A panel of 11 high court judges must first decide whether they have the jurisdiction to intervene in the Netanyahu-Gantz coalition deal which essentially remodels Israel’s form of government and rewrites Basic Law: Government and Basic Law: Knesset. Will the judges defy the politicians and also claim jurisdiction for ruling on Binyamin Netanyahu’s competence to head a government with three criminal indictments pending against him? At issue more strongly than ever before is the separation of powers between the executive, legislative and judicial branches of Israel’s ruling system.
The controversial coalition accord offered the average Israeli welcome relief from 16 months of agonizing political deadlock and crippled government. However, it was found fundamentally flawed and riddled with anomalies by eight separate groups who petitioned the High Court to overturn the deal.
The judges, broadcasting live and separated by transparent barriers because of coronavirus, know that they are working against the clock. A decision to disqualify Netanyahu would precipitate a fourth general election, since the Knesset runs out of time for choosing a government at the end of this week.
The High Court, chaired by President Esther Hayut, is devoting its first day to hearing the judges’ views on whether a lawmaker under criminal indictment may serve as prime minister. The second day is set aside for addressing questions related to the Gantz-Netanyahu coalition agreement in view of the democratic values at issue. The court’s decisions must be handed down by Wednesday.
Under the agreement to set up a national emergency government, Netanyahu goes first in the rotating premiership and hands over to Benny Gantz at mid-term after 18 months. Both are to be sworn in together as equals and take turns as “alternative prime minister.”
In answer to one petition, Attorney General Avihai Mandelblatt ruled reluctantly that there is no legal impediment for Netanyahu to assume the premiership despite three corruption indictments. Article 8 of the coalition agreement provides another wall: a high court ruling declaring him unfit to serve as premier within six months would force the Knesset to dissolve and call a new election.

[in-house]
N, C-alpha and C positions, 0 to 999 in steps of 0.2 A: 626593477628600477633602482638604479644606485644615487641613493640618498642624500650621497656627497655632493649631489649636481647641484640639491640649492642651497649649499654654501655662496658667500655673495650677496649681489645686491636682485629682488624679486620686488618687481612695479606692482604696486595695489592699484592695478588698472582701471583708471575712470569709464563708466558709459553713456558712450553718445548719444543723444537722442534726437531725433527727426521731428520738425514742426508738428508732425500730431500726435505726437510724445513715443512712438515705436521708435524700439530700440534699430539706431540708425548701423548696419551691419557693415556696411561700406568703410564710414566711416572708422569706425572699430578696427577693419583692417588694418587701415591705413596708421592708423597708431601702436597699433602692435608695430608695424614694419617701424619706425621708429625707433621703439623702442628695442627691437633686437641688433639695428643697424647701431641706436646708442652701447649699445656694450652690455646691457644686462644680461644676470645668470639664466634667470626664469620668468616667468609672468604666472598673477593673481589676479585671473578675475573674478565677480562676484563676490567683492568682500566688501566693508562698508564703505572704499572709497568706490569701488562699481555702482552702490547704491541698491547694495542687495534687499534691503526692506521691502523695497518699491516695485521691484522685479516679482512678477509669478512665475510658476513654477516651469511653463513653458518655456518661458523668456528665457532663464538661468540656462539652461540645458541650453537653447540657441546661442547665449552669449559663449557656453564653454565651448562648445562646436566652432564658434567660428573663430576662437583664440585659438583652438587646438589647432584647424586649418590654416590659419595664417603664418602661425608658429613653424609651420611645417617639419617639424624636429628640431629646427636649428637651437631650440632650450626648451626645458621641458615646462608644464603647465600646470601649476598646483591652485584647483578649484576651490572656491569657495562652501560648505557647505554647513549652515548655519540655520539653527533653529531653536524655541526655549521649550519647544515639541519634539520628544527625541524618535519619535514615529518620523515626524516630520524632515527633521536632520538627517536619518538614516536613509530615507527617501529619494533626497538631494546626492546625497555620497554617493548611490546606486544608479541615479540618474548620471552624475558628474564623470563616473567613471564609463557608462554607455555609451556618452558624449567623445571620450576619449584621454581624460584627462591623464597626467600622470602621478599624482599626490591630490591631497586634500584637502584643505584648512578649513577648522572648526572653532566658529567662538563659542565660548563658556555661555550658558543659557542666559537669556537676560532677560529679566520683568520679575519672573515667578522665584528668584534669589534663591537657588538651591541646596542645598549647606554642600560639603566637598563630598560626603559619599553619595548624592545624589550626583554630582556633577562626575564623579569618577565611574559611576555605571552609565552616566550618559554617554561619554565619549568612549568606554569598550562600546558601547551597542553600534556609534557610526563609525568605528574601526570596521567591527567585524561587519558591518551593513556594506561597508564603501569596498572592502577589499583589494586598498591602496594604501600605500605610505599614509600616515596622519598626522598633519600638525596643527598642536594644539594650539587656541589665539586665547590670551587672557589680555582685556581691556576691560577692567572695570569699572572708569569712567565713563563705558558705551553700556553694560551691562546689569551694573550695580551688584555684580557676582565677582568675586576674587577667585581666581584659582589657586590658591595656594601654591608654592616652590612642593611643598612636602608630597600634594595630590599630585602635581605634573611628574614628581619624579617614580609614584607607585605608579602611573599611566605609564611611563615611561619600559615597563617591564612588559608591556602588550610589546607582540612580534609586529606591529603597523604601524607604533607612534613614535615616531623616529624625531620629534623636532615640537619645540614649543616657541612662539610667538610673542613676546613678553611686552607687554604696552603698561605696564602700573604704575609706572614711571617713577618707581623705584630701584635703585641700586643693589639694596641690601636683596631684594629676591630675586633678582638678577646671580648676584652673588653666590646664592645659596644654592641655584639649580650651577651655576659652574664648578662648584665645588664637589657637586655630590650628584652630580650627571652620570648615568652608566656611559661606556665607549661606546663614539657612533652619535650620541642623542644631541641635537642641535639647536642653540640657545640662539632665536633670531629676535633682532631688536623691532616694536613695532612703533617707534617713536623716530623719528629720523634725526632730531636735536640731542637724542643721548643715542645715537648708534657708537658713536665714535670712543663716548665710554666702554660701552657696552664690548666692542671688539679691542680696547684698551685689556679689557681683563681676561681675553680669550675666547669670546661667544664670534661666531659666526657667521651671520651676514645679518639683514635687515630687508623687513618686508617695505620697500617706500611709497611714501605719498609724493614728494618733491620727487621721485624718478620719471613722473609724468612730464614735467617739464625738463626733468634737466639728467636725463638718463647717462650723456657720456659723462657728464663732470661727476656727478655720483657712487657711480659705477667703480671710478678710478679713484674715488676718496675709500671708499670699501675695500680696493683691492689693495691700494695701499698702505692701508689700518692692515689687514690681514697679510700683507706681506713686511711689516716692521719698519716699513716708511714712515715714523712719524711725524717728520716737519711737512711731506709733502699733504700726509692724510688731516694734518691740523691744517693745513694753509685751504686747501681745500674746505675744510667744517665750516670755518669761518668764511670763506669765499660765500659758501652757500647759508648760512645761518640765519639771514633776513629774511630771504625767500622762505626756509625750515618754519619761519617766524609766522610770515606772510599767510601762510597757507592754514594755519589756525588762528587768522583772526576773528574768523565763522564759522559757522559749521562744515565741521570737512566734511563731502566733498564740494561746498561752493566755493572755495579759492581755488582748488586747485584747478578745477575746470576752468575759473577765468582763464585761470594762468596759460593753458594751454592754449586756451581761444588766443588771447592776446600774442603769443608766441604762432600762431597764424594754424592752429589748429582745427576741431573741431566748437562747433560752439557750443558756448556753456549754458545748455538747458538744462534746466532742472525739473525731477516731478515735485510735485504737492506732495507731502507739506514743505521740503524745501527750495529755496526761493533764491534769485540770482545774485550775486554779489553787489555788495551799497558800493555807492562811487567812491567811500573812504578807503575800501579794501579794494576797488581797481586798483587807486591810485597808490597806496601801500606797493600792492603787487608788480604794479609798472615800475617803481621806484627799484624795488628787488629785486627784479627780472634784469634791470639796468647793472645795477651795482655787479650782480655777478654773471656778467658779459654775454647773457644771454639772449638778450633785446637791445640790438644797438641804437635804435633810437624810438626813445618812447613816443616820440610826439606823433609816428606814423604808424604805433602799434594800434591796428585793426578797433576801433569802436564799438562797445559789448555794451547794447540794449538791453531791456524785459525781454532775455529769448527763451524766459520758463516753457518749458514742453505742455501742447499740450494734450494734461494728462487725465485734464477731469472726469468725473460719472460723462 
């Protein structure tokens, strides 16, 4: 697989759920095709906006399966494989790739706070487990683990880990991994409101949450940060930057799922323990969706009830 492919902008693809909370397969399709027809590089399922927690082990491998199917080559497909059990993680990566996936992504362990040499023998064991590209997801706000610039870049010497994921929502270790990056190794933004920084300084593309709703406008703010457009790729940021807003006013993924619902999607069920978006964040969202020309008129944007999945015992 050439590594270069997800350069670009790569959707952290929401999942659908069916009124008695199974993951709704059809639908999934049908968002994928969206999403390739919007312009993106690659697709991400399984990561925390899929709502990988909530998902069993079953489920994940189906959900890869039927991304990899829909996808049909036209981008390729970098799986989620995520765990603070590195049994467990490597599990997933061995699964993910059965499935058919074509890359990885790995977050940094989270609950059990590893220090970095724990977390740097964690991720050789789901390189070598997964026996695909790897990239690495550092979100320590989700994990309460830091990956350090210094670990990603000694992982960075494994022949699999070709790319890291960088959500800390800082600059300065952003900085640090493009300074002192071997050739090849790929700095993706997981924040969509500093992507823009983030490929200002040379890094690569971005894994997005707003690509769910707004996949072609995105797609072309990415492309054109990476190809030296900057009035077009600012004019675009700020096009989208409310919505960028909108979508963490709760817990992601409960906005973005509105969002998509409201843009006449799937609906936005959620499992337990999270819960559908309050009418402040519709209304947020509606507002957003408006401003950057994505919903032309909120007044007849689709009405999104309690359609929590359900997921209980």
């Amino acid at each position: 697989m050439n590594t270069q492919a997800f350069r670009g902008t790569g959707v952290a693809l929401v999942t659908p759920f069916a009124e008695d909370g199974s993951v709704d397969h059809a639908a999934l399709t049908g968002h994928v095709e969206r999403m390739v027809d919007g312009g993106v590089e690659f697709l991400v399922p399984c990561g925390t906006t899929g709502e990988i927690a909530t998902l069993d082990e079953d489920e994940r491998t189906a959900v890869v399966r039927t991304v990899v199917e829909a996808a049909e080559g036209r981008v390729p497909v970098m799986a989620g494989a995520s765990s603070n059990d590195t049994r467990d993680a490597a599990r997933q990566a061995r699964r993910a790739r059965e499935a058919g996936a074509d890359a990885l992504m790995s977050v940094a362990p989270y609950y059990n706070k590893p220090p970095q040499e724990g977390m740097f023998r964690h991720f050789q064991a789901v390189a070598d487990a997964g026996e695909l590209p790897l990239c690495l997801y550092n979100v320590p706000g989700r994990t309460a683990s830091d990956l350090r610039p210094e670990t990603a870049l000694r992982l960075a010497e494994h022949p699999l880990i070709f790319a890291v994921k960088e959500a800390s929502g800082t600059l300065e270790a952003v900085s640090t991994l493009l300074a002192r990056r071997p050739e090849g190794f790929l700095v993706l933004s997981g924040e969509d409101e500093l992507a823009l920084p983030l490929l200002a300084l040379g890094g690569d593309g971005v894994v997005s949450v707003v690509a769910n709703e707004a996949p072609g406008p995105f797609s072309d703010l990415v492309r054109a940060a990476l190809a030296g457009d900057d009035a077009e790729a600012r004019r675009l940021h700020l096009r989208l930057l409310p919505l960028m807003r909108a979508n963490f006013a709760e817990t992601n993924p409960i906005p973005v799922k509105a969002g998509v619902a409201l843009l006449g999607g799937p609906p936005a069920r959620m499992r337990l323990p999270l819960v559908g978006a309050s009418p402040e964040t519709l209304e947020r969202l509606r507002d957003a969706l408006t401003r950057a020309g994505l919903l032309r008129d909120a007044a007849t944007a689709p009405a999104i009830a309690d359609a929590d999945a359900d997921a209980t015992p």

Other petitions ask why the terms of the Knesset’s and government in office are curtailed from four years to three. But there are far more serious gripes. The new coalition – the national emergency government for the coronavirus crisis – is empowered to enforce a six-month moratorium on all legislation excepting only laws relating to the pandemic. Enacting new laws without the approval of the two prime ministers would require a majority of 75 instead of an ordinary majority of 61. Senior public service appointments are likewise frozen for six months, including the highly sensitive position of attorney general.
Due to the parity formula between the two partners, the new cabinet will consist of a whopping 36 ministers and 16 deputy ministers, top heavy, cumbersome and unprecedented.
After 78 lawmakers approved the coalition agreement, the Knesset finds its powers for bringing down the government weighted heavily against it. No-confidence votes, for instance, are virtually non-starters, since both Netanyahu and Gantz are prohibited from establishing another government if their shared administration is voted down by a majority.
A particularly sore point raised by the petitioners is the gambit the two leaders contrived after Kahol Lavan bagged the Justice Ministry for Avi Nissenkorn, a socialist. Likud fought to preserve its veto in the nine-member judges’ appointments committee, delaying coalition negotiations over the issue for two weeks. At length, MK Zvi Hauser, a political conservative, who a year ago defected from Netanyahu’s bureau to join Kahol Lavan, was selected for the opposition seat on the committee with the power of veto. The Likud leader celebrated its success in placing a conservative on the Judges Appointments Committee while Gantz was satisfied with placing one of his followers, nominally a member of the opposition in that seat.
The terms of the coalition agreement as well as the upended factional makeup of the 23rd Knesset have produced an emasculated parliament. Two halves of the same party sit simultaneously in government and on the opposition benches. The splintering process began when Gantz decided to join Netanyahu and set up national unity government. He was followed by half of the party he founded. The other half, led by MK Yair Lapid and his Yesh Atid party broke away, refusing to serve with Netanyahu even in the dire emergency of the covid-19 outbreak.
The pugnacious Lapid ends up as leader of the opposition, ready to trip up his former partner in the prime minister’s office. He has little to expect from his fellow opposition factions. A confirmed centrist, Lapid finds himself marooned with a hodgepodge of anti-government factions: Avigdor Lieberman’s nationalist Yisrael Beteinu, the far-left Meretz and the United Arab Bloc which Lapid alienated when he ruled its 15 members out of the united Kahol Lavan’s failed attempt to form a government.
The coalition agreement has passed its first reading with the second, third and final readings still to go forward at top speed this week. This groundbreaking legislation moves on a track that may run either parallel to – or at cross purposes with – the High Court hearing and its decisions. The upshot for Israel by the end of this critical week is either a new government or a new election.